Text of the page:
It’s so great when I come across a book that grabs me from the first page. My latest read, The Name of the Star by Maureen Johnson, is one of these books. I loved the voice of the main character, Rory, and I was entranced by the London setting. This book has also provided me with one of my new favorite quotes that adequately sums up what it’s like to converse with a Southerner.
“I come from people who know how to draw things out. Annoy a Southerner, and we will drain away the moments of your life with our slow, detailed replies until you are nothing but a husk of your former self and that much closer to death.”
It’s almost like the author had a camera or microphone planted in every gathering I’ve ever been to in my small, Southern town. I laughed out loud when I read this–all the while picturing several of my family members (who I’ll be seeing in just a few days) who have that special Southern ability to drain the life out of anyone they happen to rope into conversation. (This may explain why I always bring a book to family gatherings. It may be rude and antisocial, but even pretending to be engrossed in a book provides me with a much-needed escape.) (See what I just did there? I provided you with way too much information and drew things out and probably drove some of you away with this unnecessarily detailed paragraph about holiday gatherings with my family. Welcome to the South.)
Anyhoo, The Name of the Star is a thoroughly entertaining–and kind of creepy–read that plays upon fear. It seems that someone is recreating the crimes of Jack the Ripper, and our heroine Rory might be the only one capable of stopping the mysterious murderer…
While her parents are spending a sabbatical year at a university in England, Rory Deveaux, a teenage girl from Louisiana, has decided to spend her senior year of high school at a boarding school in London. She’s never been to boarding school–much less London–and it’s a bit of an adjustment for her. Things are a lot more intense than in America, and they’re about to get even worse. See, her school is in the East End of London, and someone in the area is recreating the murders perpetrated by Jack the Ripper in 1888. The entire area is in a panic, especially because there are no clues as to who might be committing these heinous acts. The cops have no evidence. Security cameras captured the murders, but not the murderer. Everyone is at a loss…until Rory sees someone on the night of one of the murders. Someone no one else saw.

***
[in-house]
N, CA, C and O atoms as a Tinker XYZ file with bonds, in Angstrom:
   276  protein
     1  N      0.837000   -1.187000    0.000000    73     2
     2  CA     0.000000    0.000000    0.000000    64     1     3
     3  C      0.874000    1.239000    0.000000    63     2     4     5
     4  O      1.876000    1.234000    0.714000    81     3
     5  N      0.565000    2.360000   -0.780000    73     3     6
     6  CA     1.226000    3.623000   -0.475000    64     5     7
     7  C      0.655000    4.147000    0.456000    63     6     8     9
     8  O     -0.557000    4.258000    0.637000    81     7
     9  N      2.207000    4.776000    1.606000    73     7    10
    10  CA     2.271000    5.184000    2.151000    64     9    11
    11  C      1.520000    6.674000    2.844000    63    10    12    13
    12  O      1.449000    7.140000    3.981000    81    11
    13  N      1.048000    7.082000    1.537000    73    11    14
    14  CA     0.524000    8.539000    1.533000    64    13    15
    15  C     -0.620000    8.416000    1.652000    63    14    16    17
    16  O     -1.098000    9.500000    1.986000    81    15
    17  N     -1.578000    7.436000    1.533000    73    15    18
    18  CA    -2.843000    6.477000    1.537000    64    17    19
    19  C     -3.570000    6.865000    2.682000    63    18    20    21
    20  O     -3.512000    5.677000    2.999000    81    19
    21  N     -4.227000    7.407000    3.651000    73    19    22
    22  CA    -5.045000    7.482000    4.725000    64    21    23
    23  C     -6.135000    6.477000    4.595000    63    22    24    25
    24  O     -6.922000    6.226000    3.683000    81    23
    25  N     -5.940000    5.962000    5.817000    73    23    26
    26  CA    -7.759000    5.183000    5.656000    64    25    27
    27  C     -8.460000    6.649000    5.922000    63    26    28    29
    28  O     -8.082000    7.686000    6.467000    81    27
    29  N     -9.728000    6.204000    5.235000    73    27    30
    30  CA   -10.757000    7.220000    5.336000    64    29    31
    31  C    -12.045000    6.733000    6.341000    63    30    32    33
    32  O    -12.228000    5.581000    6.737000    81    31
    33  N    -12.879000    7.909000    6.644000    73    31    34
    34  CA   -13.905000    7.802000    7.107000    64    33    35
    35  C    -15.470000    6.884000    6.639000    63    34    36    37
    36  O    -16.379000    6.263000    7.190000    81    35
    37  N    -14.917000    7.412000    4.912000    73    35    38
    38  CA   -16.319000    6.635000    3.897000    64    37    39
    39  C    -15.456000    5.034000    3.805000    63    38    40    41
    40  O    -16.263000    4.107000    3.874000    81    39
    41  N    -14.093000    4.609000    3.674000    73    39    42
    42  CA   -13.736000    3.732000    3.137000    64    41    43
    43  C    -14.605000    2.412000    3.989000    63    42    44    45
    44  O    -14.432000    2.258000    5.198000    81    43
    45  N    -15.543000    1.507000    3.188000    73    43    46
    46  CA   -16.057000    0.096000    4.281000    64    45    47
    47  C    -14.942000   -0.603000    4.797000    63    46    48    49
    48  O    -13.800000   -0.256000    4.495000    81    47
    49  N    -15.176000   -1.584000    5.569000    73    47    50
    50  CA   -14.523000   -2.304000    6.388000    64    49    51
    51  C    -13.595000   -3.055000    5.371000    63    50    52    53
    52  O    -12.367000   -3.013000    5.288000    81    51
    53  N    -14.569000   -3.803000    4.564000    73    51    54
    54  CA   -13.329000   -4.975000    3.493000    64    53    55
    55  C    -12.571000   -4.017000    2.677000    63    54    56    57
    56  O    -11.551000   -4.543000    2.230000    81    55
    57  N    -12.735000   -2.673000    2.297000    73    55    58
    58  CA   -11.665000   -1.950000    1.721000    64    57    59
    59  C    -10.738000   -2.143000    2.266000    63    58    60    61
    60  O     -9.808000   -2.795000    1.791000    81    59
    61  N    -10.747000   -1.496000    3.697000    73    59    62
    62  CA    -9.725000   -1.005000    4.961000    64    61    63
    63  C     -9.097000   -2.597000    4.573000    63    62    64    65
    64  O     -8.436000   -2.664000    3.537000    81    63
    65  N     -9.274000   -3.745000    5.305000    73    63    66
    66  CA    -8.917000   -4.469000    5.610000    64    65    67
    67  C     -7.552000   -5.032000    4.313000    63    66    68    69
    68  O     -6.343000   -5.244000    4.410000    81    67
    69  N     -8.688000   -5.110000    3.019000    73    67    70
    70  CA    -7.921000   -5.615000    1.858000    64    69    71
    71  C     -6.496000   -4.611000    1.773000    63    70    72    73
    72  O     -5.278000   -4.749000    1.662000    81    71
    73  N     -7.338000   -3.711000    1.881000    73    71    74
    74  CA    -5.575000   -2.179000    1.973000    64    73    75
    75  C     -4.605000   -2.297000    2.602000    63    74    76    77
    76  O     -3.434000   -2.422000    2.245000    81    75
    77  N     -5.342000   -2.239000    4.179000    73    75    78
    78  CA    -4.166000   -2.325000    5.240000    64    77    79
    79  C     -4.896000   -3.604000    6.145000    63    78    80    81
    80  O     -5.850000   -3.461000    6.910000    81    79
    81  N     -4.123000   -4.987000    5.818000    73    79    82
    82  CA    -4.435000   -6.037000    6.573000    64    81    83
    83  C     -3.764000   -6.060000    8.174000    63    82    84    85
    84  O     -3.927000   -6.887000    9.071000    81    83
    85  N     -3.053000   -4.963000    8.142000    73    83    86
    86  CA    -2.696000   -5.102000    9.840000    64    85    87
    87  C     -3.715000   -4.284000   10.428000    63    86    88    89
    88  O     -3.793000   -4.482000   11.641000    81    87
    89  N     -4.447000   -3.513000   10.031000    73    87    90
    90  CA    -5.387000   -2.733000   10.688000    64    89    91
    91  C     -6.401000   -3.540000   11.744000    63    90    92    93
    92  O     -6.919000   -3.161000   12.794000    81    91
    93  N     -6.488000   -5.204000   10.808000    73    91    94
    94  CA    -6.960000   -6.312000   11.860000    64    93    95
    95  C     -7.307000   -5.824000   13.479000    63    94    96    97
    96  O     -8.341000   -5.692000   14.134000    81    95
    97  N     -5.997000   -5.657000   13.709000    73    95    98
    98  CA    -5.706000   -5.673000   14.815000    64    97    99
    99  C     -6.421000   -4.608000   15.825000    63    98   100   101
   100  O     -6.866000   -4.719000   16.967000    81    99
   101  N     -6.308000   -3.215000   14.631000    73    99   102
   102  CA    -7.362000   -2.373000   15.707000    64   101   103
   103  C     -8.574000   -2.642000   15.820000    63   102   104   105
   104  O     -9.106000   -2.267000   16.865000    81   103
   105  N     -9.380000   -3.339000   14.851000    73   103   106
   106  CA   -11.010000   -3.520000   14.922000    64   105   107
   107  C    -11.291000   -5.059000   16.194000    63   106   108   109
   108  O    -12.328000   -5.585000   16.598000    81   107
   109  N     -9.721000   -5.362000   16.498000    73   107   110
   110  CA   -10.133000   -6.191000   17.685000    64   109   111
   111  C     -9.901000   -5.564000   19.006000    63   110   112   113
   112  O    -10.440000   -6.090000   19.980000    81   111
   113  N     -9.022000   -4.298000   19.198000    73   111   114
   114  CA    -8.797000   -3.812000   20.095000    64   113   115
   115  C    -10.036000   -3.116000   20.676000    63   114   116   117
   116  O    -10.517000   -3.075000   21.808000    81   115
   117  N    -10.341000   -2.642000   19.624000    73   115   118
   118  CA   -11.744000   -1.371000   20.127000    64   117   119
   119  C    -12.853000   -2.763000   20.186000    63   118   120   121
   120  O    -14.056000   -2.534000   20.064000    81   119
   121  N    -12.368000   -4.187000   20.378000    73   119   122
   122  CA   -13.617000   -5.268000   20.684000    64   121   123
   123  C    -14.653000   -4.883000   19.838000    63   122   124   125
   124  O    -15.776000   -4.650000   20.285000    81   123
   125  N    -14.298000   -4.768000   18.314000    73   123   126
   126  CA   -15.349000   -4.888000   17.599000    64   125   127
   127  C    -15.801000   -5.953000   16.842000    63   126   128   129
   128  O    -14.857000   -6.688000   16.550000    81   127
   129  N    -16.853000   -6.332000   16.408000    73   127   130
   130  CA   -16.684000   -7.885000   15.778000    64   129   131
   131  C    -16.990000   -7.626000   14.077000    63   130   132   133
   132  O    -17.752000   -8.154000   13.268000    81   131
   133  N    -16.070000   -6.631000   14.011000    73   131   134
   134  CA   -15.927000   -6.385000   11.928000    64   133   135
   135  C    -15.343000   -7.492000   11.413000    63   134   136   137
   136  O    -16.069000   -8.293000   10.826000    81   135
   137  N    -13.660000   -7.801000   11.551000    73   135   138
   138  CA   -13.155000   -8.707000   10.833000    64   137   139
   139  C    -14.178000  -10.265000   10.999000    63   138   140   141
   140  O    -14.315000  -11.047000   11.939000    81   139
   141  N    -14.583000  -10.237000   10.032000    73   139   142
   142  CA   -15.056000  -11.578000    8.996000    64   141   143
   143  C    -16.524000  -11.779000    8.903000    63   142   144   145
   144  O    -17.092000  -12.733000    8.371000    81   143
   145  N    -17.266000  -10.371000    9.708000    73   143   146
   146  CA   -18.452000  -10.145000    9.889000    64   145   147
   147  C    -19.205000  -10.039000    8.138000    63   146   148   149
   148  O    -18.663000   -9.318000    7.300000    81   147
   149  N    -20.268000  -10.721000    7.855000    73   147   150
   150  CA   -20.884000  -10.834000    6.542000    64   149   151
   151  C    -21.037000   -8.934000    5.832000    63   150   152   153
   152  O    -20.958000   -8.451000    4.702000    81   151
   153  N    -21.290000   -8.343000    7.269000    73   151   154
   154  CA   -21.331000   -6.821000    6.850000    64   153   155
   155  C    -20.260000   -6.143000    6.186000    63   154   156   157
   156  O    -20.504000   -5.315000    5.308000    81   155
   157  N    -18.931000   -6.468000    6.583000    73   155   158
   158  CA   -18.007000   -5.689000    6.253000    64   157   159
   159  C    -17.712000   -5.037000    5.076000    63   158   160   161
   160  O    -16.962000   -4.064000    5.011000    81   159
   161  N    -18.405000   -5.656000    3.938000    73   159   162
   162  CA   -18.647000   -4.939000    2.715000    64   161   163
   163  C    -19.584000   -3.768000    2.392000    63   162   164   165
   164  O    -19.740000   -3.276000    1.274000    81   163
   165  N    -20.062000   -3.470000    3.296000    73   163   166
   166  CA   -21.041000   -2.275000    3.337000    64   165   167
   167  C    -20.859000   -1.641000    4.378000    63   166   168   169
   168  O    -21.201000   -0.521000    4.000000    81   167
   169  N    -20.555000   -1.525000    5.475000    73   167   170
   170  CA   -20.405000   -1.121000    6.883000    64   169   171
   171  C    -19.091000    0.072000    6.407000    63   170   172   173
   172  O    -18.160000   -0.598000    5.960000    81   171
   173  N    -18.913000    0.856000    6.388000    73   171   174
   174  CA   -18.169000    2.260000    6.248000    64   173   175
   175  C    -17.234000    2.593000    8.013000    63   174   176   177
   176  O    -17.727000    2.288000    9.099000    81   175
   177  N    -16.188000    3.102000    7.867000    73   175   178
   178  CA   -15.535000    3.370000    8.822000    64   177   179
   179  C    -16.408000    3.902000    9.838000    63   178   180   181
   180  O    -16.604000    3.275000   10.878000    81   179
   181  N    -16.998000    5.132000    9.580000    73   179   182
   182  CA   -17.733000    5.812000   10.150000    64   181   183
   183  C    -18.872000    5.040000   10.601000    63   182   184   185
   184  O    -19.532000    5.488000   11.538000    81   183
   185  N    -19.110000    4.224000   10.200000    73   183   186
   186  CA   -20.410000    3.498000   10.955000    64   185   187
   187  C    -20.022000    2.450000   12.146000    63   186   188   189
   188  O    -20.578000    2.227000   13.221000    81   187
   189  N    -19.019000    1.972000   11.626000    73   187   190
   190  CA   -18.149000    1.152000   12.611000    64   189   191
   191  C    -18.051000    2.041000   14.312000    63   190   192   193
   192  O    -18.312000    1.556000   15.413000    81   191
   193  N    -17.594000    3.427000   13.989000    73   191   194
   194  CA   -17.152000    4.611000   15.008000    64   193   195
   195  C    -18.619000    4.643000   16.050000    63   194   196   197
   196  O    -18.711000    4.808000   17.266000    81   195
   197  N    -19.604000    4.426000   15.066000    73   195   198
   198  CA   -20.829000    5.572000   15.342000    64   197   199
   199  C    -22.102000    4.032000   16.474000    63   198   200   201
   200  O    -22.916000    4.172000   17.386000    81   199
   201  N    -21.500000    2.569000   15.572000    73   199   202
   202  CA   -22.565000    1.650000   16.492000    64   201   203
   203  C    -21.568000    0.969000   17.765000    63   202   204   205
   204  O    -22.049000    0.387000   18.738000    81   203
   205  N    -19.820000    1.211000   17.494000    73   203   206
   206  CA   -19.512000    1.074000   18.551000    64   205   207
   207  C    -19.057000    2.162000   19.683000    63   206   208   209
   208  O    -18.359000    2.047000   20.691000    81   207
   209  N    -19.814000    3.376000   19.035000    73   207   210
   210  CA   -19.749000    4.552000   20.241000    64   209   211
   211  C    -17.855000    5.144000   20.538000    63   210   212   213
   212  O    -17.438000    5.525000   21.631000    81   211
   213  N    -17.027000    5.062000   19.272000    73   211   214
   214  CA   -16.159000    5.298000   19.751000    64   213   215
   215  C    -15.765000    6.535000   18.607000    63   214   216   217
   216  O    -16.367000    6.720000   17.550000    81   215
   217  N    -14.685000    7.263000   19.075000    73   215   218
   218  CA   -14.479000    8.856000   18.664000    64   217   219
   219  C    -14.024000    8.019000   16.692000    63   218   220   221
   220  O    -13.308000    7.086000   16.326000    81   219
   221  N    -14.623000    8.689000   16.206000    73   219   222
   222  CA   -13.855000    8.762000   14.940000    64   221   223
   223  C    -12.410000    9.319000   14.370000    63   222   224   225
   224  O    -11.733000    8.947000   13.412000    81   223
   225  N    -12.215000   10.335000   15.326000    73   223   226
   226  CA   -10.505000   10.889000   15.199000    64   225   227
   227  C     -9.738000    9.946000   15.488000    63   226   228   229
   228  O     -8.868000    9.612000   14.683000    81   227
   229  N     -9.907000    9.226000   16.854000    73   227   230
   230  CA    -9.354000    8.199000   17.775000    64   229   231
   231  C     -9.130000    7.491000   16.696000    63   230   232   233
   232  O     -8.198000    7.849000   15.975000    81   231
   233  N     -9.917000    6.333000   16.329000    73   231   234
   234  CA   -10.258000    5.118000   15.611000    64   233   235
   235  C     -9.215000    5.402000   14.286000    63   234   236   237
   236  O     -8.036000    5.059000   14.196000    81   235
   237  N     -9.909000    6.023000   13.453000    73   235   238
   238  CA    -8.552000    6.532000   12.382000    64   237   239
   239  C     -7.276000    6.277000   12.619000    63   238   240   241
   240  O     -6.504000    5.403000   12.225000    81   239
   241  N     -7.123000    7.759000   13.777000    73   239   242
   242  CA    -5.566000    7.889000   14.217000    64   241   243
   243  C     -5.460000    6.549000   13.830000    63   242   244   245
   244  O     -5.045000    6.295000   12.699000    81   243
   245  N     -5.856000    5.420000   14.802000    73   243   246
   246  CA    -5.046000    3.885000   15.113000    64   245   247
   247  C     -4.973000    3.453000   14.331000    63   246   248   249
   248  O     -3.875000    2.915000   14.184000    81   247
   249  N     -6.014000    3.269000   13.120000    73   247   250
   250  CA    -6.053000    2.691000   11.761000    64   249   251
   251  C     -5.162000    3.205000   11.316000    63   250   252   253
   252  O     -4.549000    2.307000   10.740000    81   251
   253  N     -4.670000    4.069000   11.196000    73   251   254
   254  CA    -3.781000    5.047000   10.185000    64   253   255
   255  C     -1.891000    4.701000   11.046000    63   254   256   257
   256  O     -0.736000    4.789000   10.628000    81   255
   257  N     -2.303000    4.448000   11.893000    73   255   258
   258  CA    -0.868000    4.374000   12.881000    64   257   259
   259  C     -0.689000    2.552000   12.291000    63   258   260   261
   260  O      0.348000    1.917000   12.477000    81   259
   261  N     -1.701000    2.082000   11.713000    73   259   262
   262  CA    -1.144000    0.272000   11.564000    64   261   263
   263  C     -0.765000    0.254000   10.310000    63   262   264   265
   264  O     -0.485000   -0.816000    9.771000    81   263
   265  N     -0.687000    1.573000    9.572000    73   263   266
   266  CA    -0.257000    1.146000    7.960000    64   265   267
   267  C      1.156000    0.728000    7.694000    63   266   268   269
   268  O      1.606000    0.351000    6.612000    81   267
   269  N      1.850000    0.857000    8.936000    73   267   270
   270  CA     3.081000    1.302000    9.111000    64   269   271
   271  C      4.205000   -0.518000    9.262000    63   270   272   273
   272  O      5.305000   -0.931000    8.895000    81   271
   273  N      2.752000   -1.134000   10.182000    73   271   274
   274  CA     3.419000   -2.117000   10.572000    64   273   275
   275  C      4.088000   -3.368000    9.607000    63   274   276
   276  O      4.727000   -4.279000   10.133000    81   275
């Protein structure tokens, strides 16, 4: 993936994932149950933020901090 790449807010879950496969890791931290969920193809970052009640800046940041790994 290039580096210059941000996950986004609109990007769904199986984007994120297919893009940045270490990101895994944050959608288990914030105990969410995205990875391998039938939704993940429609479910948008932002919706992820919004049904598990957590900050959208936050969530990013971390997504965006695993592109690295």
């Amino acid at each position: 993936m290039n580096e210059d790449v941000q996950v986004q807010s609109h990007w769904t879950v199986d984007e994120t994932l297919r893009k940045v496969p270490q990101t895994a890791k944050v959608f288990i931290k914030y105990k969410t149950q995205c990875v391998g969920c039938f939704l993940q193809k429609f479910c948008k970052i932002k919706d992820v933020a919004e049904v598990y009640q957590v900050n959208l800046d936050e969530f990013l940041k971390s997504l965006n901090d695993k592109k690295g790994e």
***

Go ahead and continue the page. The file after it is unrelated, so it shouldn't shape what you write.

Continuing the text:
Could the weird guy she saw outside of her dorm be the new Ripper? Why didn’t her roommate Jazza see him? Could this have any connection to the security cameras not being able to see the Ripper? As Rory tries to uncover a mystery without losing her mind, she encounters some disturbing truths along with a strange new ability. Why can she see people no one else can see? Does anyone around her share this ability? And can she use it to find out who the Ripper is and stop him before she’s his next victim? Enter the shady world of London to reveal the truth in The Name of the Star by Maureen Johnson.
If you want a funny yet creepy read that will leave you wanting more–but still kind of scared to turn the next page–then The Name of the Star is the book for you. I read it during two extremely gloomy days here in South Carolina. The weather outside matched the setting and tone of this book perfectly, and I refused to answer unexpected knocks at the door while I was reading. I will admit that I was terrified that someone was at the door to kill me. (I tend to get a little involved in books I read, and I am aware that a potential murderer would probably not knock. I found out a little while ago that it was my grandmother who was at my door. Oops.)
If you’re interested in The Name of the Star or any other books by Maureen Johnson, you should visit her website at http://www.maureenjohnsonbooks.com/index1.html. I’ll go ahead and let you know that The Name of the Star is the first book in The Shades of London series. The second book, The Madness Underneath, is expected to be released in October 2012. Based on how the first book ended, we can look forward to even more mysteries to solve in the second.